– Source:
Unfolding the Universe

Many arts and culture funding models adopt a linear approach: funds are allocated, the project unfolds, and a report is generated before the next cycle starts. This project-centric mindset frequently results in the neglect of valuable networks, knowledge, and insights once a project ends. Such an approach not only restricts practitioners from achieving a meaningful impact through their work but may also create distrust and apprehension among participants and collaborators due to its short-term focus on outcomes.

Through transnational collaboration, there is a potential to empower practitioners in leading long-term and continuous engagements, providing an opportunity to gather, track, and build upon the ways in which arts and culture can contribute to tangible change and transformative works. We see that transnational practitioners aspire to create enduring collaborations, and it is through this long-term perspective that practitioners can explore, innovate, and catalyse lasting positive change in our global society.

I really like this mentality of the Globus initiative because you are actively doing things to build the next steps [...], bringing the projects together and having these interviews, getting these learnings out. Because I think that the typical art world project model is that funders give money, things happen, they are reported, and then repeat, repeat, repeat. And people, of course, take the learnings with them, but I'm interested in how to kind of keep those learnings within an entity, an organization that could then also learn something from what has been done before and apply those learnings in the future.
Seeds for Solidarity

Observed signals of change

Interview / Long term support for continued learning

How to keep, apply and build upon different project learnings rather than losing this along the way

"Then, for the question of why (projects) should be supported more long term. In these project-based models that we are currently living in, in most fields of society, it seems that projects are often forgotten after they've been finished.I really appreciate the mentality of the Globus initiative because you are actively taking steps to build on this, bringing the projects together, and conducting these interviews to extract and share the learnings. The typical art world project model involves funders giving money, things happening, reporting occurring, and then repeating the cycle. Of course, people take the learnings with them, but I'm interested in how to preserve those learnings within an entity, an organization that can then learn from what has been done before and apply those learnings in the future."

– Source:
Seeds for Solidarity

Engaging participants in a hostile environment

Long-term participation in areas like refugee camps

"Our project is in partnership with a theatre that is based in a refugee camp. The all-woman theatre ensemble has been working for 6 years, in an area where long-term engagement in projects is not common. The women in the project are constantly being pulled away - by the men in their lives, their other duties in house/community, sickness...TOur project has an engagement commitment for at least a year, which is difficult to uphold, in an area that is full of short-term humanitarian projects (projects that do not last more than a month). Life circumstances has also pushed many in the camp to think short-term - a live day by day mentality cupelled with no access to education, and jobs makes long-term thinking difficult."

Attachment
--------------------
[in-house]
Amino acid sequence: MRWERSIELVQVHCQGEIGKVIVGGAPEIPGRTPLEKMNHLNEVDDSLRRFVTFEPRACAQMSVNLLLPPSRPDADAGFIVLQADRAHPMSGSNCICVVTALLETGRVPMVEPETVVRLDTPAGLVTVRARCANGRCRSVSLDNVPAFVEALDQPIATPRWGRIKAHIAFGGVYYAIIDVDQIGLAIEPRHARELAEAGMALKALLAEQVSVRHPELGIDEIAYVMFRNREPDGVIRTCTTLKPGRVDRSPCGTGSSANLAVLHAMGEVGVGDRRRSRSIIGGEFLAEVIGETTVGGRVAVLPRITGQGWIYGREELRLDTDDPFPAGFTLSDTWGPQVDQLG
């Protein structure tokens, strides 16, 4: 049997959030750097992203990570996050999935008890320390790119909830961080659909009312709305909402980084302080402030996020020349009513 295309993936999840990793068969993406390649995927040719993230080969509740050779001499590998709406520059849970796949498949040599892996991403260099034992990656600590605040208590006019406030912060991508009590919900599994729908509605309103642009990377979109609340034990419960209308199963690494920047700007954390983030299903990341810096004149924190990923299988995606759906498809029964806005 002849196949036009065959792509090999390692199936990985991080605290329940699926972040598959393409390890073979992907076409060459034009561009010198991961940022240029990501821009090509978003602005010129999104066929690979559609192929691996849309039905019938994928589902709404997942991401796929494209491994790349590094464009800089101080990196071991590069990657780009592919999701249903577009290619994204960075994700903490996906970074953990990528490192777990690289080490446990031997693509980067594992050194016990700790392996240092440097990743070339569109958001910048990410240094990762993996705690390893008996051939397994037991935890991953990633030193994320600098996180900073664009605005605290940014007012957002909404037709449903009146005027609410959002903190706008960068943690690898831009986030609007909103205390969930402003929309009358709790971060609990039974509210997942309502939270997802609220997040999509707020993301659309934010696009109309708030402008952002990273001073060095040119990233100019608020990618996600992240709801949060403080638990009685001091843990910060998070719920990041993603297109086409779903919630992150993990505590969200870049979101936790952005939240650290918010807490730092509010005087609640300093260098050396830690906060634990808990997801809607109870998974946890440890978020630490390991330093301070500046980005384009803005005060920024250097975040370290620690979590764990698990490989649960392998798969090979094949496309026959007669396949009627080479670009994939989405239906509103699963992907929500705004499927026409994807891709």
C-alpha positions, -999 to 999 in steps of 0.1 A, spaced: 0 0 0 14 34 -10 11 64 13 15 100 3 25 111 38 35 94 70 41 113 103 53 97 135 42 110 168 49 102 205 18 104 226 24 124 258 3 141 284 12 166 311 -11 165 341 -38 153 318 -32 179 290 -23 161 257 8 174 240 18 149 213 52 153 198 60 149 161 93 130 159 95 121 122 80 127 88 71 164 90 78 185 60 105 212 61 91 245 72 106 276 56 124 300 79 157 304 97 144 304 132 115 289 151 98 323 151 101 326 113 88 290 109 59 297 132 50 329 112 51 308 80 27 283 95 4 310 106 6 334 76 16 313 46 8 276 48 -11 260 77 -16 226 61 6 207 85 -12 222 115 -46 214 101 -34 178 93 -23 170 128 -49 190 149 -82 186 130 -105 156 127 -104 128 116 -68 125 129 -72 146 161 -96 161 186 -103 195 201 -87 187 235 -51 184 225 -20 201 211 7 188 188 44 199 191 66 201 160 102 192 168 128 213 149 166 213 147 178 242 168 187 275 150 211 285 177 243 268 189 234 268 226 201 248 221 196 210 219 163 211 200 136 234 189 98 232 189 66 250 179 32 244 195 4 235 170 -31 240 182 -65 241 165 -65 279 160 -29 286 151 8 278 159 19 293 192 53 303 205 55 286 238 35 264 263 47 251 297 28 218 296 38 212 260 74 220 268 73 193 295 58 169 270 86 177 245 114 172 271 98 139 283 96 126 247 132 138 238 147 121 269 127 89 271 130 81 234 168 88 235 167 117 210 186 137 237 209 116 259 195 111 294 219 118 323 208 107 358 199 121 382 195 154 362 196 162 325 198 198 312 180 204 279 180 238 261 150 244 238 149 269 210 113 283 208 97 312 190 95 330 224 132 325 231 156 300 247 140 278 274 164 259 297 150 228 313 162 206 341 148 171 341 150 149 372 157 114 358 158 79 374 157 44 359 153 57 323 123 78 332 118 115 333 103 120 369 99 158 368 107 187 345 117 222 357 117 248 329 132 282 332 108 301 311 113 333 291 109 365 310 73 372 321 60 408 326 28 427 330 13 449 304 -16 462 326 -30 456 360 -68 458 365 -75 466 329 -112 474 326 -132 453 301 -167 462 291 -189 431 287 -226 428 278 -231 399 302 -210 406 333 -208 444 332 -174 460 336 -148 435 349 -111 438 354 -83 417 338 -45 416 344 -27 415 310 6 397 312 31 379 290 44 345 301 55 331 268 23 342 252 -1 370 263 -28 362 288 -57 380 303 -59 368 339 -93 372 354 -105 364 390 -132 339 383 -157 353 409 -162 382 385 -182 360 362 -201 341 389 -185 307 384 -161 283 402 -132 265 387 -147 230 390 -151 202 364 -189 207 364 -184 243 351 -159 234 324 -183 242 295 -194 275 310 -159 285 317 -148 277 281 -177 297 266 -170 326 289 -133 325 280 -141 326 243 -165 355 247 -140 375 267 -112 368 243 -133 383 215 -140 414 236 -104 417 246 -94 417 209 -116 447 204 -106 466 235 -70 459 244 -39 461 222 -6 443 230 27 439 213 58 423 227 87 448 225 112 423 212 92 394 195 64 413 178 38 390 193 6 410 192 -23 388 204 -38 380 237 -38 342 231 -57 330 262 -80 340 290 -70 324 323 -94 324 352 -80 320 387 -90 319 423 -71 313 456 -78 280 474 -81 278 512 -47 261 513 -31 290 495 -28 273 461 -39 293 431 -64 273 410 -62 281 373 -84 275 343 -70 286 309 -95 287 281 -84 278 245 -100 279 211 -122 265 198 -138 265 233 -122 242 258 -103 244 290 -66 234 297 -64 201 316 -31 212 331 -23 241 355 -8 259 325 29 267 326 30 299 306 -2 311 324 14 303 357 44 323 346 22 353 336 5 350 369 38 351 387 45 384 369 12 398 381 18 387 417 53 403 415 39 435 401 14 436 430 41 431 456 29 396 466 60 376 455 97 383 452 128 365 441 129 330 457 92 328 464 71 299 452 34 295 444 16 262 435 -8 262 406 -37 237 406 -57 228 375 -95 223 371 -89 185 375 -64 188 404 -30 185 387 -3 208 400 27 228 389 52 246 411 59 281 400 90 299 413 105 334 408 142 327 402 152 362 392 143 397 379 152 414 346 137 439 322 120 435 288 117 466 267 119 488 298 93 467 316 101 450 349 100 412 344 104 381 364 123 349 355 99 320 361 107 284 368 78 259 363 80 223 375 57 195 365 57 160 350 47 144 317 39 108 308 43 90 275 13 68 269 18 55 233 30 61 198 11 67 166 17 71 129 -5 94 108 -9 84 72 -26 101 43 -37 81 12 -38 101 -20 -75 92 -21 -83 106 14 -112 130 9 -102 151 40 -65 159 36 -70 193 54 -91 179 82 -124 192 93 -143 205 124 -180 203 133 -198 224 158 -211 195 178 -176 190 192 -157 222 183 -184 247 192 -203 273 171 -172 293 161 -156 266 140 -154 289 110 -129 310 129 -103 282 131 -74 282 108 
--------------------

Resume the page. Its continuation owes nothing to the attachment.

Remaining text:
– Source:
The Wedding

Interview / Understanding how art changes as the world changes

Measuring 'qualitative' aspects - such as themes and knowledge - to track change in artistic practice

"...what we've been thinking about lately is that usually, the results you get will correspond with what you decide to measure. So, how could we perhaps find more qualitative aspects within the projects and the processes? How can we verbalize what is actually happening (within art) and where it will lead? We won't know yet, but we also recognize that we sort of choose it when we choose the questions that we want to research or delve into; then that will also guide how we will present the project and the outcomes. At the moment, it's challenging to think beyond the project model, beyond this cycle of production. How can we delve further into the themes and knowledge located within the art that is being created, instead of taking this more numbers-based approach? On a deeper level, with the problematics of the world at this moment, huge changes are required."

– Source:
Seeds for Solidarity
Opportunity spaces

Reorient national cultural policies toward a stronger inter/transnational perspective, grounded in a renewed understanding of the role of art, culture, and artistic activism in fostering sustainable societies.

Strengthen the ecosystem (nationally and internationally) for protecting and improving artistic and cultural rights to tackle increasing threats to practitioners working at the intersections of art and activism.

Establish frames for responsible and meaningful connections with the local environment and communities within the constraints of frequently short project timescales, while also promoting sustainable, long-term engagements.

Shift away from (short-term) project-centred frameworks in funding and support through cyclical projects with embedded knowledge-sharing structures.